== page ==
House Republicans Refuse to Cross Trump on Khashoggi Killing, Yemen Resolution, Unlike Senate Counterparts

House Republicans are wary to cross the president's stance of uncertainty on Saudi Arabia's involvement in the killing of Washington Post journalist Jamal Khashoggi and realign the U.S. relationship with the Middle Eastern country.

The revelation came after House GOP members attended a private intelligence briefing Thursday morning, and later offered a milder tone of condemnation than their Republican counterparts in the Senate did last week.

Emerging from a closed-door meeting with CIA Director Gina Haspel last week, even the most Trump-friendly GOP senators said there was no doubt Saudi Crown Prince Mohammad Bin Salman ordered the brutal torture and killing of the journalist, suggesting Secretary of State Mike Pompeo, Defense Secretary Jim Mattis and the White House were purposely offering a deceptive narrative. Republican Senator Lindsey Graham of South Carolina told reporters, "You'd have to be willfully blind" to believe otherwise, adding there was no "smoking gun," but rather "a smoking saw," made in reference to the bone saw reportedly used to dismember Khashoggi.

Republican Senator Bob Corker of Tennessee offered similar rebukes, saying there was "no question whatsoever" Prince Mohammed was responsible and that if he "went in front of a jury, he'd be convicted in 30 minutes."

But the tone from most Republicans on Thursday, and even some Democrats in leadership roles, seemed to be toeing the line with the administration, hesitant to conclude the crown prince was responsible and should be diplomatically punished with a resolution.

In a bipartisan rebuke to Trump, the Senate passed a resolution Thursday afternoon to curtail U.S. support for Saudi Arabia in the Yemen Civil War. The House will not be taking up such a measure for the rest of this session after House Republicans voted on Wednesday to block any further measures that involve the War Powers Act to cut off U.S. support in Yemen.

The all-member briefing with Mattis and Pompeo on Thursday followed a briefing the day prior with Haspel and House leaders from both parties.

"There's an ongoing investigation and you can't draw conclusions based on that," said GOP Congressman Steve Scalise of Louisiana when asked if the crown prince was responsible for Khashoggi's killing. "I've seen a lot of things that concern me but I'm not going to get into drawing conclusions until the final assessment has been made of what our intelligence agencies found. Our intelligence agencies have already found damning information that has led to direct sanctions against direct individuals."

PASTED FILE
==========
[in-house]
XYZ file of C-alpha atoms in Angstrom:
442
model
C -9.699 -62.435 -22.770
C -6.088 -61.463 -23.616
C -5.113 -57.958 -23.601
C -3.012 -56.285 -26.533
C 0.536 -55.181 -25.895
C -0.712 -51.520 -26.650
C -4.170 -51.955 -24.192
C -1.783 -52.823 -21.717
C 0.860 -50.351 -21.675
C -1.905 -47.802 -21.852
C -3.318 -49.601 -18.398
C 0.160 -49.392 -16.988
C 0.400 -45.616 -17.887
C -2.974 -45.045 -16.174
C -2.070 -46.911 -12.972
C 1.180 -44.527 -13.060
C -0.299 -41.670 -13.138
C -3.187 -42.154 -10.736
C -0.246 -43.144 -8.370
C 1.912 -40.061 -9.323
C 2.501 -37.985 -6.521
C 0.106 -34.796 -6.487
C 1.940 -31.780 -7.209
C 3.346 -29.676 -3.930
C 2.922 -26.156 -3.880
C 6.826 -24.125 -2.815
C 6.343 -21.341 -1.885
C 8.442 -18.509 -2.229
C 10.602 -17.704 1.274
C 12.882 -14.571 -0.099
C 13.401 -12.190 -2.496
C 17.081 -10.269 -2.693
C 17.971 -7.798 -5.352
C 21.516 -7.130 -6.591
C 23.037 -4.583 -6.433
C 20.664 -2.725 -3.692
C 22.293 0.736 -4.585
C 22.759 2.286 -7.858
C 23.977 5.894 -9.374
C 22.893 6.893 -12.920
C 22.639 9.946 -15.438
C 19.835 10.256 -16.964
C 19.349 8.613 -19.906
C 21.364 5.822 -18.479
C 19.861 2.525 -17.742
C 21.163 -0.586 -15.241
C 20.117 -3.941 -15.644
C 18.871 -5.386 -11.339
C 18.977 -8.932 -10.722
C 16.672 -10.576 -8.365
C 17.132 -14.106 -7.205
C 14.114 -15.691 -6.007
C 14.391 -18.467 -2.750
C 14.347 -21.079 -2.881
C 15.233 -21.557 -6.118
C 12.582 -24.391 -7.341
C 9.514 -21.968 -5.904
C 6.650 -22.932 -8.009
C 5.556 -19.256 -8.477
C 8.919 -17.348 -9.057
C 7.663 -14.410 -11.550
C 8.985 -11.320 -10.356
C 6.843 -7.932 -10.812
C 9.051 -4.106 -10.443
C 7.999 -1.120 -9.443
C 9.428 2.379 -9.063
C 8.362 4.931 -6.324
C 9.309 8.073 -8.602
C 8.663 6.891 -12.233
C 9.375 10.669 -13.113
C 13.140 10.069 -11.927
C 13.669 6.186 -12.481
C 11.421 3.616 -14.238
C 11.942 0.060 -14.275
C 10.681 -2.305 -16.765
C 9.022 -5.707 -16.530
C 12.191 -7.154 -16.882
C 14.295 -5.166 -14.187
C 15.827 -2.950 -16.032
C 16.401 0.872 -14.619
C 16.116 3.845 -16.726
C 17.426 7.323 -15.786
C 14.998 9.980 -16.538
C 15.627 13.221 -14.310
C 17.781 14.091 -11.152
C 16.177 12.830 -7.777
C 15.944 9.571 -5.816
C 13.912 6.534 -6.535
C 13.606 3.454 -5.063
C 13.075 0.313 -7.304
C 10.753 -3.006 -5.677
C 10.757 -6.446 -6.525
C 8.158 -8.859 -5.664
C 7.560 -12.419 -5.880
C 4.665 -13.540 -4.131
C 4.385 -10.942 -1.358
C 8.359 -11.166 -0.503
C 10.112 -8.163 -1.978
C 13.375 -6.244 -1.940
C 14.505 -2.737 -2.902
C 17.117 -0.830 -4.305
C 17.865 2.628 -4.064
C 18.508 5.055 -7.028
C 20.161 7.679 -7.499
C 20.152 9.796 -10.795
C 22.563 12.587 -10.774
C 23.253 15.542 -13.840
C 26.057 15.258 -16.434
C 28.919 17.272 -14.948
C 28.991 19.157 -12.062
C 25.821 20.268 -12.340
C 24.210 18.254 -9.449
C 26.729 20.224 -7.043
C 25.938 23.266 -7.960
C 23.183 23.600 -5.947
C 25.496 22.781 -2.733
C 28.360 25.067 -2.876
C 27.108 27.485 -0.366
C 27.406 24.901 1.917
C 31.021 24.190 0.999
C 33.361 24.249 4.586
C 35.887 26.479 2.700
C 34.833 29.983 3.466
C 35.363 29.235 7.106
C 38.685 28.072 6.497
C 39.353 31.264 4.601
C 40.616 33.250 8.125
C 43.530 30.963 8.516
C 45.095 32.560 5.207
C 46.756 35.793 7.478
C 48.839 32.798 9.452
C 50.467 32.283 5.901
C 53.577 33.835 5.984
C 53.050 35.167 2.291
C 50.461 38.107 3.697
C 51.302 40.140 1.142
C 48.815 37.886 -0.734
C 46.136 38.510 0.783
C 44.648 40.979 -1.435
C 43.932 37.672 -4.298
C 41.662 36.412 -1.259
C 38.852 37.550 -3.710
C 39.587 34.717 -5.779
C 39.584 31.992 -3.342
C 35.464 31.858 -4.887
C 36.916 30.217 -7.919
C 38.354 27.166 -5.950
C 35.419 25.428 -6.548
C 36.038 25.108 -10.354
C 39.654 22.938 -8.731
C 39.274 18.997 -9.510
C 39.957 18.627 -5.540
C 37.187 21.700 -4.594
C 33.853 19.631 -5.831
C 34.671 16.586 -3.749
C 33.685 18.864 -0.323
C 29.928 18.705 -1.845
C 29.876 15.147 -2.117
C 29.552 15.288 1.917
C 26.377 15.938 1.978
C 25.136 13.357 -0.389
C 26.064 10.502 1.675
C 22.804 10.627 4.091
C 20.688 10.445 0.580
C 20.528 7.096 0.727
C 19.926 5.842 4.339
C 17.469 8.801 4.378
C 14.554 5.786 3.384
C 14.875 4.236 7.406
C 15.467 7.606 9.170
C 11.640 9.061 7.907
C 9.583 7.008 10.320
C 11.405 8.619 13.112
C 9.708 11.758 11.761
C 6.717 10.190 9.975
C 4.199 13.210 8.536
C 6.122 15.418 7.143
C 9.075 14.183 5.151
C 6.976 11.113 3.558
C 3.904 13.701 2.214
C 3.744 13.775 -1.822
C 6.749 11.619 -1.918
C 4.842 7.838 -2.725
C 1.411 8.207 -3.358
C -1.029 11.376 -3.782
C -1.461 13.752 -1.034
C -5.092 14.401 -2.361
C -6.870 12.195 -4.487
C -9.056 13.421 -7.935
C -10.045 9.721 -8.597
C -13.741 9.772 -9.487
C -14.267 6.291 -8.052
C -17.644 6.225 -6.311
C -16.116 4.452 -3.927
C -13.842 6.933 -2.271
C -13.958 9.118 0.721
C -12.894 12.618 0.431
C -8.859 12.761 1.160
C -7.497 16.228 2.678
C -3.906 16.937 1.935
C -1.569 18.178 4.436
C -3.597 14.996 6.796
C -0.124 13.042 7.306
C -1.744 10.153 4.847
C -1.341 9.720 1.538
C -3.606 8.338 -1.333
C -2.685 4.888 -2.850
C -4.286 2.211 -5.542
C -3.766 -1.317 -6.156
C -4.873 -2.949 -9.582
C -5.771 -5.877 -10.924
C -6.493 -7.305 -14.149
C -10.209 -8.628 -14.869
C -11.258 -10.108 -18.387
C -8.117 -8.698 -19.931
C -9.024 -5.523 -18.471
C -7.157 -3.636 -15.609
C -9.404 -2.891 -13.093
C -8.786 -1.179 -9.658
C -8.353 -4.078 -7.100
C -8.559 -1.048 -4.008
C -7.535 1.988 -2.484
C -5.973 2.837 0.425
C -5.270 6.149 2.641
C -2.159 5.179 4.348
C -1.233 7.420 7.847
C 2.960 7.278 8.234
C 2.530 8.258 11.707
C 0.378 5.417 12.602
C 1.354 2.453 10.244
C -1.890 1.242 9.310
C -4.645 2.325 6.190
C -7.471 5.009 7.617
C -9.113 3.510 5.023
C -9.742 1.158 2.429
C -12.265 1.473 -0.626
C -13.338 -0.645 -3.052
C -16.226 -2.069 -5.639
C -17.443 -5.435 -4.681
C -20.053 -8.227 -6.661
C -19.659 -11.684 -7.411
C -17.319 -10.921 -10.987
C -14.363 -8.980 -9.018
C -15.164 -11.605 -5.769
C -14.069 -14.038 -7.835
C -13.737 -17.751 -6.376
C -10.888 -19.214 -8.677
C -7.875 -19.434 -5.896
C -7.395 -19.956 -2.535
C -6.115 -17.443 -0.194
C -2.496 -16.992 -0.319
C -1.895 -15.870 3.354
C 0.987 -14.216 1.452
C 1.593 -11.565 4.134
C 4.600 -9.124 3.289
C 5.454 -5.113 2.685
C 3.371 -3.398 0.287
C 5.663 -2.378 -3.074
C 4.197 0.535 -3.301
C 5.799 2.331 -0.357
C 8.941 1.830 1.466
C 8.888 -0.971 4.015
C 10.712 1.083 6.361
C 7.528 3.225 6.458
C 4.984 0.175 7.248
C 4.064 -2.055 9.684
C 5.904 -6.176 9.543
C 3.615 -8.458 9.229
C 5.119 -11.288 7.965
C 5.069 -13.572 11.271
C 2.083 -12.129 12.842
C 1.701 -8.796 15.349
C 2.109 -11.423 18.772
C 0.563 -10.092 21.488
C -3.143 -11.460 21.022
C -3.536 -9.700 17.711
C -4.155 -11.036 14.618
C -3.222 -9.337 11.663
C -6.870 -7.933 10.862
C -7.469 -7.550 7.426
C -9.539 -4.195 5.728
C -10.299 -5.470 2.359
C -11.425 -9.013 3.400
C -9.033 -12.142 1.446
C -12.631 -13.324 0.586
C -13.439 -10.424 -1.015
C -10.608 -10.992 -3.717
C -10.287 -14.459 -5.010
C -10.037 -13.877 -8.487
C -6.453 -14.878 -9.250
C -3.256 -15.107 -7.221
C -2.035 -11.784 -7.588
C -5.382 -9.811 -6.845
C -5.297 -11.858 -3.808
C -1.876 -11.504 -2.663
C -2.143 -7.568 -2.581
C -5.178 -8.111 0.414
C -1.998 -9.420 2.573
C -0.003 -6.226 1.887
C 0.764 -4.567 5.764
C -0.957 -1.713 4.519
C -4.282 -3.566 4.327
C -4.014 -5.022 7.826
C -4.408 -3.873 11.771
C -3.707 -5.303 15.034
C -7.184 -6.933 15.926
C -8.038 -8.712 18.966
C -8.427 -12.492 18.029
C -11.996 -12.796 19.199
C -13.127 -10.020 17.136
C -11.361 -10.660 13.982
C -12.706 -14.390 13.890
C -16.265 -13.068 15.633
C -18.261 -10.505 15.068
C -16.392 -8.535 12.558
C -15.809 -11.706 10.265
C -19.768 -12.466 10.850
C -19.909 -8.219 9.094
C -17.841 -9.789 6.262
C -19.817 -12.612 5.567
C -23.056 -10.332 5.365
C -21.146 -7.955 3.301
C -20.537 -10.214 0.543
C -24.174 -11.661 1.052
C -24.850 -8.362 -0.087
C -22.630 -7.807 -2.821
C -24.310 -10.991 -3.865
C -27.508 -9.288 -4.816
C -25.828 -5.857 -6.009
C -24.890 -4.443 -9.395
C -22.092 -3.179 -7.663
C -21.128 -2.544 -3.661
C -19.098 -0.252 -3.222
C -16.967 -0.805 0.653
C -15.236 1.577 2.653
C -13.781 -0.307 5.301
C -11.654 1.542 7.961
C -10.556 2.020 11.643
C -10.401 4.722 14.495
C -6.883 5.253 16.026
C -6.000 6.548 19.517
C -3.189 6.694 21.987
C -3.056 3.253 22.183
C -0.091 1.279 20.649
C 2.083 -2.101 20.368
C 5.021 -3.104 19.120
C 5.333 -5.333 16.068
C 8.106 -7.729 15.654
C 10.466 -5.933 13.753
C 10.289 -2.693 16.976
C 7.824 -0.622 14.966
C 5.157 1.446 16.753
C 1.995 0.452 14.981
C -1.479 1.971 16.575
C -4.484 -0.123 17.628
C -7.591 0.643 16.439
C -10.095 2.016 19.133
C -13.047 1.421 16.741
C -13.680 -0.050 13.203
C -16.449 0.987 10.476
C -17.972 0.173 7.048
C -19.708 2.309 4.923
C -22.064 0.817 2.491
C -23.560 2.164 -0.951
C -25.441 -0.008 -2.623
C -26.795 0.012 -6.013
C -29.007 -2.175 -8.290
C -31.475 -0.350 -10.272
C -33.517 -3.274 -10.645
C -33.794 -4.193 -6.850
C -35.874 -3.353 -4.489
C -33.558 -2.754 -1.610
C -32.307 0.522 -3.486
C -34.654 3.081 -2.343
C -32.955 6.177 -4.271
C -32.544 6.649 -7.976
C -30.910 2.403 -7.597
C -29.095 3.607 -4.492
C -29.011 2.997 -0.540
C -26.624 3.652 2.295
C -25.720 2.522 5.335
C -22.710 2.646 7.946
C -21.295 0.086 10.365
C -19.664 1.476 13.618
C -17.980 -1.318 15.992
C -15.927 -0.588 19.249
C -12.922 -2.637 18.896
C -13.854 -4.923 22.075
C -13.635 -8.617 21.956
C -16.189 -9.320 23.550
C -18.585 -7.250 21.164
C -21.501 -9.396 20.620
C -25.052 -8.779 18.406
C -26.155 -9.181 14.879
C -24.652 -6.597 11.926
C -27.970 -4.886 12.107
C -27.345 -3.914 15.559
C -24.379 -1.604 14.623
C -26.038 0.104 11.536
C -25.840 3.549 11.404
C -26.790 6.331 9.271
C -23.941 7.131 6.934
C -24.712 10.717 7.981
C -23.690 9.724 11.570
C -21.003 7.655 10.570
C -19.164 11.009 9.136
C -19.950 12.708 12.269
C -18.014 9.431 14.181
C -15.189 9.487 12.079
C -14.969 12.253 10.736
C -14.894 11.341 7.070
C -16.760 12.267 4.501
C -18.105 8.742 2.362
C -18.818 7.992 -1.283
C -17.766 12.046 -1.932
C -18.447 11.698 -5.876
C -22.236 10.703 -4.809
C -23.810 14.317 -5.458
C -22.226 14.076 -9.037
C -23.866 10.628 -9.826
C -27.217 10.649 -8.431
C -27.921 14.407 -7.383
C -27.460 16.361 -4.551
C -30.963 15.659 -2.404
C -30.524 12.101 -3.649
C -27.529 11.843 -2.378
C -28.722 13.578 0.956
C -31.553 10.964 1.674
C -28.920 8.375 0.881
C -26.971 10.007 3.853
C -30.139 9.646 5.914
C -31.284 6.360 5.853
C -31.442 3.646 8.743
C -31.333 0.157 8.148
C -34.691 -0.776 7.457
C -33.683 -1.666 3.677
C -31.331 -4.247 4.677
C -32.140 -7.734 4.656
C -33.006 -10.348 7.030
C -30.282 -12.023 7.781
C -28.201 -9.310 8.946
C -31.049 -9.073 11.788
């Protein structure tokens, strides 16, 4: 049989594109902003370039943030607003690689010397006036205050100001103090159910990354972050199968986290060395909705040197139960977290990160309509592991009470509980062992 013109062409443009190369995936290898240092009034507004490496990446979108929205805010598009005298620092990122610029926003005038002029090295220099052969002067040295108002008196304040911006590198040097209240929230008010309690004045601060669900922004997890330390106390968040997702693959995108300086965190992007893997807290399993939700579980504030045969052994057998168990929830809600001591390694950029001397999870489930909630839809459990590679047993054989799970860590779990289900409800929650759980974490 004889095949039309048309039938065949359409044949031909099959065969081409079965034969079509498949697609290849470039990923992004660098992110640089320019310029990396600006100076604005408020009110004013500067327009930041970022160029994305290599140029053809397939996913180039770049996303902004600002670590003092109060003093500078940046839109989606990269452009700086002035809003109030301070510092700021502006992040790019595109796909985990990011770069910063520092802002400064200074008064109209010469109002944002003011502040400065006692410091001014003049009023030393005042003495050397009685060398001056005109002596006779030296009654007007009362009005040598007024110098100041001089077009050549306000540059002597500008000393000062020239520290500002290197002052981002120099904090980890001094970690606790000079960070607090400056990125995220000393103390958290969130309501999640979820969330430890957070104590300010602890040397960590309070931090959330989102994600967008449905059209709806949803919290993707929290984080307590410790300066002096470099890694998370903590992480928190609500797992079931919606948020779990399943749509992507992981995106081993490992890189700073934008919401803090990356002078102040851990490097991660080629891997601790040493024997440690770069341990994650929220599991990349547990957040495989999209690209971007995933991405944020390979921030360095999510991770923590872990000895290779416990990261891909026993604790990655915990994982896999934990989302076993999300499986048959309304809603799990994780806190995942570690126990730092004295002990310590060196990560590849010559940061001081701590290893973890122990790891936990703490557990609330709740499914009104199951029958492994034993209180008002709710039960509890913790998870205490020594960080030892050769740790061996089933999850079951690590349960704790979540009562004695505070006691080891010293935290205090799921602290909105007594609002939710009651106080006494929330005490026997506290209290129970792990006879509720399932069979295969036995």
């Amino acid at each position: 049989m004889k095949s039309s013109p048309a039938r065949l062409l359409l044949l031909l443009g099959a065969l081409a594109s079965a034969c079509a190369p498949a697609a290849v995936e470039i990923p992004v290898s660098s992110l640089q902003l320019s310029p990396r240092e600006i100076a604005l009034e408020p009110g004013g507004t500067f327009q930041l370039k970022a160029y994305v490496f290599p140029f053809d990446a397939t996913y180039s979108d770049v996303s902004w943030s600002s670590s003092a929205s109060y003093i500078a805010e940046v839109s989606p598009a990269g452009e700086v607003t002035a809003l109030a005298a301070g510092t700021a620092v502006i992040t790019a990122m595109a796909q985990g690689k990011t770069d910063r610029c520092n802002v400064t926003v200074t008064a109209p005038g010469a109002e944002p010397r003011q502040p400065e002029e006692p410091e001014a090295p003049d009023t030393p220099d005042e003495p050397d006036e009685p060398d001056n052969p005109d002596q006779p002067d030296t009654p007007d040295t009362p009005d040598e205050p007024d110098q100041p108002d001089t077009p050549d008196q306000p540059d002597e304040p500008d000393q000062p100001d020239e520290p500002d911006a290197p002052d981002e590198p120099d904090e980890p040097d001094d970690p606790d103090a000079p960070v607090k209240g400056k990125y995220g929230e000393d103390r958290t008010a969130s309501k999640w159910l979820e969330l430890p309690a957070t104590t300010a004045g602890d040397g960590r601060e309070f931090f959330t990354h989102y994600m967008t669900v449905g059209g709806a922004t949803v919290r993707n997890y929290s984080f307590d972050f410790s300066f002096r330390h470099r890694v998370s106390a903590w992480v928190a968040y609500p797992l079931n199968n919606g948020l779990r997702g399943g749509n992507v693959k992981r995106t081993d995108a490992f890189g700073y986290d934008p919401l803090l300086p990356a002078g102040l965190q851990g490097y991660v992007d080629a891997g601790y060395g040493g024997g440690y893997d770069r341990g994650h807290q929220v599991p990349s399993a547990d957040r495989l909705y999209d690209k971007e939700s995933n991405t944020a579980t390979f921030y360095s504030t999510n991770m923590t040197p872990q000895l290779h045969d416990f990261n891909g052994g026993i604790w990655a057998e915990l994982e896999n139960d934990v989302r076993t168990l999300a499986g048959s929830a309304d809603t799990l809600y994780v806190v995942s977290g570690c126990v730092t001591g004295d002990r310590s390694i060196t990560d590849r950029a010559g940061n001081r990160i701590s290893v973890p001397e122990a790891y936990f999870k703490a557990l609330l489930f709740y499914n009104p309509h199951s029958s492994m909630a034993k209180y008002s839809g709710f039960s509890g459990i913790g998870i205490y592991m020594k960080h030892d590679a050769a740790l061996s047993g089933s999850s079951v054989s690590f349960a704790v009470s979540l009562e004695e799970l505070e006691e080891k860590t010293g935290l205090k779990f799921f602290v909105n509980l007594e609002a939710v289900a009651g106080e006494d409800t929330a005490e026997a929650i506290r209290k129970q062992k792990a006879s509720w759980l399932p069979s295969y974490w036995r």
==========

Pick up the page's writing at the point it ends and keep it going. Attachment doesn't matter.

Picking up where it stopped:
When asked if he agreed with the strong rebukes from GOP senators, Scalise told reporters that "each member has their own ability to express their conclusions in public," and added he was not in the CIA briefing with Haspel on Wednesday.

House GOP Refuses to Cross Trump Administration on Khashoggi Killing, Yemen Resolution After Intelligence Briefings
House Minority Whip Representative Steve Scalise passes through a hallway at the U.S. Capitol prior to a vote, on June 21. The tone from most Republicans on Thursday, and even some Democrats in leadership roles, seemed to be toeing the line with the administration. Photo by Alex Wong/Getty Images

"To completely realign our interests in the Middle East as a result of this…I think would be a mistake," said GOP Congressman Adam Kinzinger of Illinois, who did believe Prince Mohammed was responsible but thought such strong reaction would be counterproductive. "The Russians kill journalists. They kill political appointments. Turkey imprisons journalists. There's not a sinless world out there."

Other Republican representatives gave no statement, would not answer reporters' questions or offered very little on their thoughts of Saudi Arabia and Khashoggi following the briefing. On Wednesday, no Republican lawmakers commented after the CIA briefing.

Republicans signaled Thursday they were also not willing to pass a resolution in the House, whereas Senate Republicans and Democrats did so Thursday.

Congressman Lloyd Doggett, a Democrat of Texas, suggested the lack of congruent condemnation from Republicans in the House compared to those in the Senate was likely a result of "more disgraceful ducking and dodging by [Pompeo]."

"I could have spent the time watching the cable news and learned more," Doggett told Newsweek. "[Mattis and Pompeo] won't deal with these questions directly and keep trying to suggest there's no inconsistency between Pompeo and the CIA when there obviously is."

He described the difference between the Republicans' remarks in the House and those of the Senate as "amazing that there is an unwillingness to accept the obvious."

Some Democrats, including presumptive incoming Speaker of the House Nancy Pelosi and incoming chairman of the Foreign Affairs Committee Eliot Engel, condemned the crown prince and the killing but wavered on what exact action should be taken.

"They have to be held responsible," Engel said. However, he also added that he was "in no way advocating we break our relationship with Saudi Arabia because we have interests that cross and are important." He pledged the Foreign Affairs Committee would hold hearings on the matter next year.

Similar to House Republicans, Pelosi offered few remarks on the classified briefings.

"I'm not going to comment" as the investigation continues, she said. Pelosi added she believed there should be sanctions. However, Pelosi would not commit to bringing up the matter of sanctions in the new session of Congress while the investigation is still ongoing.

House Republicans Refuse to Cross Trump on Khashoggi Killing, Yemen Resolution, Unlike Senate Counterparts | U.S.